Guerrilla Girls’ 1986 Report Card takes this embarrassment a step further by combining gallery statistics with a sharply humorous commentary on the progress—or lack thereof—of many of the same galleries they called out in their earliest posters. This work takes the form of a grade-school report card with four columns: gallery, number of women artists shown at that gallery in 1985–86, number of women artists shown at that gallery in 1986–87, and remarks. Feminine, curly handwriting gives sharp comments for the galleries with no improvement or a dip in numbers—including remarks such as “boy crazy,” “lacks initiative,” and “doesn’t follow directions.” The work is once again tagged at the bottom with “Guerrilla Girls conscience of the art world.” The curly handwriting, like the use of “Girls” in the group’s name, reclaims and insists on a feminine voice in a field largely dominated by male voices. The repurposed format of the report card directly addresses the issue of the galleries’ failure to learn their lesson, using the same type of language typically found on the report cards of young girls, seeking to regulate their behavior. The humor in the piece generates interest while making the statistics more approachable, publicly reproaching some of the institutions guilty of underrepresentation.
Do women have to be naked to get into the Met. Museum, Update?, one of their best-known works, also relies on a repurposed image, this time drawing directly from the art world itself to present Jean-Auguste-Dominque Ingres’s Grand Odalisque in a new light. Ingres’s odalisque, or “harem woman,” is an example of both a tradition of female nudes in this reclined pose going back to the Renaissance and part of the tradition known as Orientalism, in which women from the Middle East were fetishized. Here the odalisque wears the Guerrilla Girls’ trademark gorilla mask against an attention-grabbing neon-yellow background, beside the response to the titular question of whether women have to be naked to get into the Metropolitan Museum of Art. A prime example of this implied requirement, the odalisque lies beside the statement that “less than 5% of the artists in the Modern Art Sections are women, but 85% of the nudes are female.” This combination of humorously provocative question, reappropriation of a well-known canonical female nude, and key statistic demonstrates the ingenuity of the Guerrilla Girls’ approach of assigning responsibility to art institutions for their abysmal history of unequal representation. The re-made odalisque criticizes the patriarchal bias of art history as presented by critics, textbooks, and museums such as the Metropolitan Museum, highlighting the immense disparity of representation of women as artists as opposed to women as objects. Originally designed for display on a billboard commissioned by the Public Art Foundation, the image was ultimately rejected. The Guerrilla Girls then rented space on New York City buses, ridiculing and reprimanding the Metropolitan Museum through mobile advertisements.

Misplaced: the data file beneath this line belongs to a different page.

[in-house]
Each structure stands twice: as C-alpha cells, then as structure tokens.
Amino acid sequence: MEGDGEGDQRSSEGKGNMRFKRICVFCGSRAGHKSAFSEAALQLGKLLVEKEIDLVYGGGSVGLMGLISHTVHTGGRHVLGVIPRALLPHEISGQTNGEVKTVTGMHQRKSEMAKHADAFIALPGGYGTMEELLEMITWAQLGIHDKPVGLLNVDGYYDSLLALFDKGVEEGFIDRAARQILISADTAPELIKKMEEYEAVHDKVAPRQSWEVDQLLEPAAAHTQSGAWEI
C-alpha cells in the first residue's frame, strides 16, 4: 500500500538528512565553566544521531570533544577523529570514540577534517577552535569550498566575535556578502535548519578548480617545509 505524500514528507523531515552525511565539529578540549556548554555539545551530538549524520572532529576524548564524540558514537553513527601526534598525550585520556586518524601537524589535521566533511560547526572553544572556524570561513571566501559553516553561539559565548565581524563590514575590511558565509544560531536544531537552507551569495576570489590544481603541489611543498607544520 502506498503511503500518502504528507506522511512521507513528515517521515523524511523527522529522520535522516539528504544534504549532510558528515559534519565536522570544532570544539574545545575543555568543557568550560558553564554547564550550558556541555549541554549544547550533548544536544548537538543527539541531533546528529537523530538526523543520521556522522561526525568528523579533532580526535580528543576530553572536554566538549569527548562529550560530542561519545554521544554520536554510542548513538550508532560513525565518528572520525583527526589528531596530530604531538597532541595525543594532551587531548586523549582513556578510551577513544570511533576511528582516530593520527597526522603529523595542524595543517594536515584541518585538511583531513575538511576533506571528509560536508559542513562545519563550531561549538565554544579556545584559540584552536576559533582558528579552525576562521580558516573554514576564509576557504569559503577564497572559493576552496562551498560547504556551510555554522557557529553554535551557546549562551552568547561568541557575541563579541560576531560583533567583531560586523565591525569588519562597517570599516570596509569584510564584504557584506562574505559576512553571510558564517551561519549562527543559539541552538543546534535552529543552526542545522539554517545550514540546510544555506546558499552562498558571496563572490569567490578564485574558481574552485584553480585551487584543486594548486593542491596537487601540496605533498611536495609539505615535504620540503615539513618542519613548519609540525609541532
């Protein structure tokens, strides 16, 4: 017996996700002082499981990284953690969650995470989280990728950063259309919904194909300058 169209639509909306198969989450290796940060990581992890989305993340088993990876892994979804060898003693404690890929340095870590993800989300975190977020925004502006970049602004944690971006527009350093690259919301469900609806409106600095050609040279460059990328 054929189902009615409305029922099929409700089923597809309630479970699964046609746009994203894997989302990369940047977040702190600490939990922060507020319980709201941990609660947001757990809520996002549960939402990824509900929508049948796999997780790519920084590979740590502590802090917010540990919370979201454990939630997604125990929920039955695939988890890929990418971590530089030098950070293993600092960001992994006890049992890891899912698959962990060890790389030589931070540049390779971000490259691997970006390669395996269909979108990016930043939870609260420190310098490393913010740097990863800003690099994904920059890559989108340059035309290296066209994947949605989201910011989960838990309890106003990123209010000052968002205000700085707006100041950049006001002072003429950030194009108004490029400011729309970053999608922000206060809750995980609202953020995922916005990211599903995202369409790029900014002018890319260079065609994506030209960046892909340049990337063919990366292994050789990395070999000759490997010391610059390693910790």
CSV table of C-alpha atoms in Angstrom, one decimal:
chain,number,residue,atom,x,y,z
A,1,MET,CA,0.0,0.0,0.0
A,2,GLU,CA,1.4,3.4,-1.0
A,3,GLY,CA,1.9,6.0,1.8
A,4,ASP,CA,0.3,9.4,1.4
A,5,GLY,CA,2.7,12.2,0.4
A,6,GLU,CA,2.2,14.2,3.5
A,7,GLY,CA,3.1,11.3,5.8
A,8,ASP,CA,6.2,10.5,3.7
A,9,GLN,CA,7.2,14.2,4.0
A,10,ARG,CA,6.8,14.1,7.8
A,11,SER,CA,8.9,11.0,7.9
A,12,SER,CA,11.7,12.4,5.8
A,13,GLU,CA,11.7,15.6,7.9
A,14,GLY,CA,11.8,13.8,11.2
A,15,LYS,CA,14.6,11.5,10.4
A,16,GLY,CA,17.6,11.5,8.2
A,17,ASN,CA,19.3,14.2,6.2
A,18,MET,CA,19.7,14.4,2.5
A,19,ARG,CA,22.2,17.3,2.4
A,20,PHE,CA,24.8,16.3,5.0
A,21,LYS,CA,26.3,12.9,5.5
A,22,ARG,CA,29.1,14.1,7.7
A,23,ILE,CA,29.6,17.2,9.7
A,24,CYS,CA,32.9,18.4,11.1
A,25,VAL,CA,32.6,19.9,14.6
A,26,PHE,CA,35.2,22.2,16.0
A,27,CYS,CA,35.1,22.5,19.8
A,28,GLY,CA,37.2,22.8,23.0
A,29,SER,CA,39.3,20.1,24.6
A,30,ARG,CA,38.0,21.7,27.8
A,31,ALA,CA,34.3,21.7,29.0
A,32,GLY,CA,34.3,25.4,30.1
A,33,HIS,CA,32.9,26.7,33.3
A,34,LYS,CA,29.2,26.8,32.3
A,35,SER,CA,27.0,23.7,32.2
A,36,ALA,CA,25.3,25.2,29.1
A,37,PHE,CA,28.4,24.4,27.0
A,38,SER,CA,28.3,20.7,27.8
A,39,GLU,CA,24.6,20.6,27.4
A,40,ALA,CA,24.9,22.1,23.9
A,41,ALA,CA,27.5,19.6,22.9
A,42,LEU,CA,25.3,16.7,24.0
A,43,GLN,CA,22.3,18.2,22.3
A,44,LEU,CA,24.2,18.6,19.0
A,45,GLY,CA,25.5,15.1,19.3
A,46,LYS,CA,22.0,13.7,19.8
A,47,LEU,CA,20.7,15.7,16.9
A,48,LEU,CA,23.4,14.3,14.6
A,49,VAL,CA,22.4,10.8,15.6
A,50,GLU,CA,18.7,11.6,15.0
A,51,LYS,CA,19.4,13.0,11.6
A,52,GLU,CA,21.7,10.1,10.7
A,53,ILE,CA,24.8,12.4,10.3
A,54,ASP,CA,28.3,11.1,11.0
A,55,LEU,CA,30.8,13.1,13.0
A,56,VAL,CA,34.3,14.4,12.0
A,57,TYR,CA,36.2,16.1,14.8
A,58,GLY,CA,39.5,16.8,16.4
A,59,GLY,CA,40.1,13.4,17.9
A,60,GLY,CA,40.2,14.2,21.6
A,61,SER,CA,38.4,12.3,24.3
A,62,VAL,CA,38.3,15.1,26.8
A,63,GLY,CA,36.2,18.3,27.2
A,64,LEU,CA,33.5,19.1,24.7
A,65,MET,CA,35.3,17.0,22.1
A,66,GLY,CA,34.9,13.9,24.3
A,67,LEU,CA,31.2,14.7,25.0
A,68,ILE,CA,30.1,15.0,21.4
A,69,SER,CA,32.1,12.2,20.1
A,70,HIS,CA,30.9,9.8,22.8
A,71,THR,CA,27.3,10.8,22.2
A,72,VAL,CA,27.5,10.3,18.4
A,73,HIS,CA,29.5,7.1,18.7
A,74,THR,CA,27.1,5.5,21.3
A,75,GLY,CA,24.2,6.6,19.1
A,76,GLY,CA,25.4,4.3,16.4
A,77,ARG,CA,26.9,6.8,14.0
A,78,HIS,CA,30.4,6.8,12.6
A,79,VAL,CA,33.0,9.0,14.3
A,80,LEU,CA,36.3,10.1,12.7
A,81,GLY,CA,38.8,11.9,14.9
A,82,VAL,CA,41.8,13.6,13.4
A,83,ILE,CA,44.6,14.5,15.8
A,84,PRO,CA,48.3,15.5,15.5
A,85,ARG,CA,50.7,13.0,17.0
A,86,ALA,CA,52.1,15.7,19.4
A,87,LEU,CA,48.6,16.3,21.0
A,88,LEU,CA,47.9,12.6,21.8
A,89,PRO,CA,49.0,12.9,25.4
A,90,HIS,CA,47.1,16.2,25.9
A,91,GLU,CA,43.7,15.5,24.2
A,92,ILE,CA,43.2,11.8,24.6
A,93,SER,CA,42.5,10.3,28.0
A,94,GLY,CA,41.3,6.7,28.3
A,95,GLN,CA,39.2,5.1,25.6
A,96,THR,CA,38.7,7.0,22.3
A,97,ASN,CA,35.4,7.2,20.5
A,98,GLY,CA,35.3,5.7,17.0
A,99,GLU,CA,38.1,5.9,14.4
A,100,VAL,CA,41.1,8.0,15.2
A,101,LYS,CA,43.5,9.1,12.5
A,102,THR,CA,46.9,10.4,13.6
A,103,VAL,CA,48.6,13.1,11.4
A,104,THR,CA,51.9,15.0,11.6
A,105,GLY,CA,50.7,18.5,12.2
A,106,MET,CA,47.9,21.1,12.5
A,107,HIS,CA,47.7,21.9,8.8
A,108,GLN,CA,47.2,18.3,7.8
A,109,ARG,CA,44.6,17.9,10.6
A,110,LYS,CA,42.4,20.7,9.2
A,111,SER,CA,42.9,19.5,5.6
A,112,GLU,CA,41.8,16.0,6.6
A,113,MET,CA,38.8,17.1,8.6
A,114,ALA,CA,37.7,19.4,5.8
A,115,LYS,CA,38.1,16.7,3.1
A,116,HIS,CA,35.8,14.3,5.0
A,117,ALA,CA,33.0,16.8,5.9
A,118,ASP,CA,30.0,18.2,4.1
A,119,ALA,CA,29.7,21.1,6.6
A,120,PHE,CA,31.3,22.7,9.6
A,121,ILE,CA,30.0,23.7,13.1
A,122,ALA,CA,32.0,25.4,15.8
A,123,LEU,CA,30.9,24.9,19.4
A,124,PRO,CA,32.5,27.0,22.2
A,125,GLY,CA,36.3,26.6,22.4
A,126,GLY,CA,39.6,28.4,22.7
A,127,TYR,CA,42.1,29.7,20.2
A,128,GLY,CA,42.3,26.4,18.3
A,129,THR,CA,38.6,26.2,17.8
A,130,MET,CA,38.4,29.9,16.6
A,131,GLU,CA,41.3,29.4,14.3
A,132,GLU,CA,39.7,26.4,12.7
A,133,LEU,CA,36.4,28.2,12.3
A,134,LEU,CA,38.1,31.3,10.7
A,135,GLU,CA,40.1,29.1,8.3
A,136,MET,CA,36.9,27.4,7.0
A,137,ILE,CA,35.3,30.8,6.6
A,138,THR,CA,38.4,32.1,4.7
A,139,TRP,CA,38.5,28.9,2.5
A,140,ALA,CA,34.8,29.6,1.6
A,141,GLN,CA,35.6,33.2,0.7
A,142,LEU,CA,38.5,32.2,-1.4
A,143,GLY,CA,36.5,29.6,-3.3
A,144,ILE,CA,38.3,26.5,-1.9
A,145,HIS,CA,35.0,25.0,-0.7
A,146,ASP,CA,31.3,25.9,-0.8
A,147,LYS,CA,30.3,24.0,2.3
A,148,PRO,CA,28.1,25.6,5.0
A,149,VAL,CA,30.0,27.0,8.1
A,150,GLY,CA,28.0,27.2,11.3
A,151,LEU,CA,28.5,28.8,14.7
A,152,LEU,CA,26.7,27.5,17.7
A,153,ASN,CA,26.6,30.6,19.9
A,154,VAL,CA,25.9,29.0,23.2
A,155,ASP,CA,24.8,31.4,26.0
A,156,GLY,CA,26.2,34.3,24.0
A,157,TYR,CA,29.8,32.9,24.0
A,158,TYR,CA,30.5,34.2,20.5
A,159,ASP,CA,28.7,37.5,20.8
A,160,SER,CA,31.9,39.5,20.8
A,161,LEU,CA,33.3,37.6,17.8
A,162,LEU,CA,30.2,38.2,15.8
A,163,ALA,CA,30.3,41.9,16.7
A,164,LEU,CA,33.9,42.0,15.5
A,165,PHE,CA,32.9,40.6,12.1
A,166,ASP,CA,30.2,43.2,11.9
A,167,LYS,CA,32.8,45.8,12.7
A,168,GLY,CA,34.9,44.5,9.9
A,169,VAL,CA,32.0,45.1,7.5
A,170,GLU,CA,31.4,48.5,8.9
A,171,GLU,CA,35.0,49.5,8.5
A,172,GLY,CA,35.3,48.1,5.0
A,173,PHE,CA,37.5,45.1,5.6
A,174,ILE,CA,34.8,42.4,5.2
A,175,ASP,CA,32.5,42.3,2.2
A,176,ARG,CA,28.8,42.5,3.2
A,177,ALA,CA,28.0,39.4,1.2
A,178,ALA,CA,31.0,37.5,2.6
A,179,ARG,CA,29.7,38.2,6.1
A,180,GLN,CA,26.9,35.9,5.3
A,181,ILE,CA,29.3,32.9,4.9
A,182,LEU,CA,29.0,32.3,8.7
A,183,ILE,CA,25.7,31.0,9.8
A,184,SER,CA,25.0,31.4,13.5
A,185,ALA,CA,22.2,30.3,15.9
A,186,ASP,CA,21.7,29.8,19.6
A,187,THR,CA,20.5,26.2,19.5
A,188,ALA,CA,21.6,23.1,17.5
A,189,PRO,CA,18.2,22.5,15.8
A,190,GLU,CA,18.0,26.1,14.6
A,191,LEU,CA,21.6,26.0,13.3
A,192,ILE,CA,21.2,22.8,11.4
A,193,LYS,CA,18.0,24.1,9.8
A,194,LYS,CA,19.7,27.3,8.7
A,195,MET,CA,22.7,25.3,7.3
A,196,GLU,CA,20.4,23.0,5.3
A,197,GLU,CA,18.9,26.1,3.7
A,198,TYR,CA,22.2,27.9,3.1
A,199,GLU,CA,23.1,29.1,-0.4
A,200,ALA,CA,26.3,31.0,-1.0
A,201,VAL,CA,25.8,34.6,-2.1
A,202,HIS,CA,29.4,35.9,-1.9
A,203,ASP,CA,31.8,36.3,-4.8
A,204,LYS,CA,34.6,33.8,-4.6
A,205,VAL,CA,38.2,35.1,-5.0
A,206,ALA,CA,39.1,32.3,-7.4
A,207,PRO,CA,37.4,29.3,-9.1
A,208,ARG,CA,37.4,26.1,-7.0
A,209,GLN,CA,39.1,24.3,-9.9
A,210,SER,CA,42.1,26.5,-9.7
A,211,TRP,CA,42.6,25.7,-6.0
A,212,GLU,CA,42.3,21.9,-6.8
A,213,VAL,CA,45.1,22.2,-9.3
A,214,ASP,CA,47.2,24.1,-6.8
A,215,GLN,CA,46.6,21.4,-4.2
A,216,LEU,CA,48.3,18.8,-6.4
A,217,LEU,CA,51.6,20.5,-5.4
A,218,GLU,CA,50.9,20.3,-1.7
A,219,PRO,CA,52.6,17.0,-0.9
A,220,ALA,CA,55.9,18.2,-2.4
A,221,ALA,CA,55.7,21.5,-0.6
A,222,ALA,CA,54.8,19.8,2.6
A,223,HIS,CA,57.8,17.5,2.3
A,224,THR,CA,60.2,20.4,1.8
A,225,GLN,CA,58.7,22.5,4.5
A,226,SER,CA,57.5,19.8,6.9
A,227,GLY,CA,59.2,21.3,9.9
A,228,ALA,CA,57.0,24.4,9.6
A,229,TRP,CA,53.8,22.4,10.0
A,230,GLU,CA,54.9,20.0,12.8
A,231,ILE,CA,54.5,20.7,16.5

The pieces presented in this online collection represent only a small subsection of a much larger body of work. While the Guerrilla Girls primarily targeted issues of representation within the art world, they also took on other political issues, including abortion rights, the Gulf War, and homelessness, to name a few. They were not limited to visual or print media but also held demonstrations and speaking events, and included audio in some of their exhibitions. As the so-called "conscience of the art world," the Guerrilla Girls have continued to operate and take on diverse feminist issues with their trademark humor and reliance on statistics to answer the question of who bears the responsibility for representation—and to point to those who have failed in that responsibility, with the ultimate goal of inspiring lasting change.
Hayden Burt ’22
2020–21 McCrindle Intern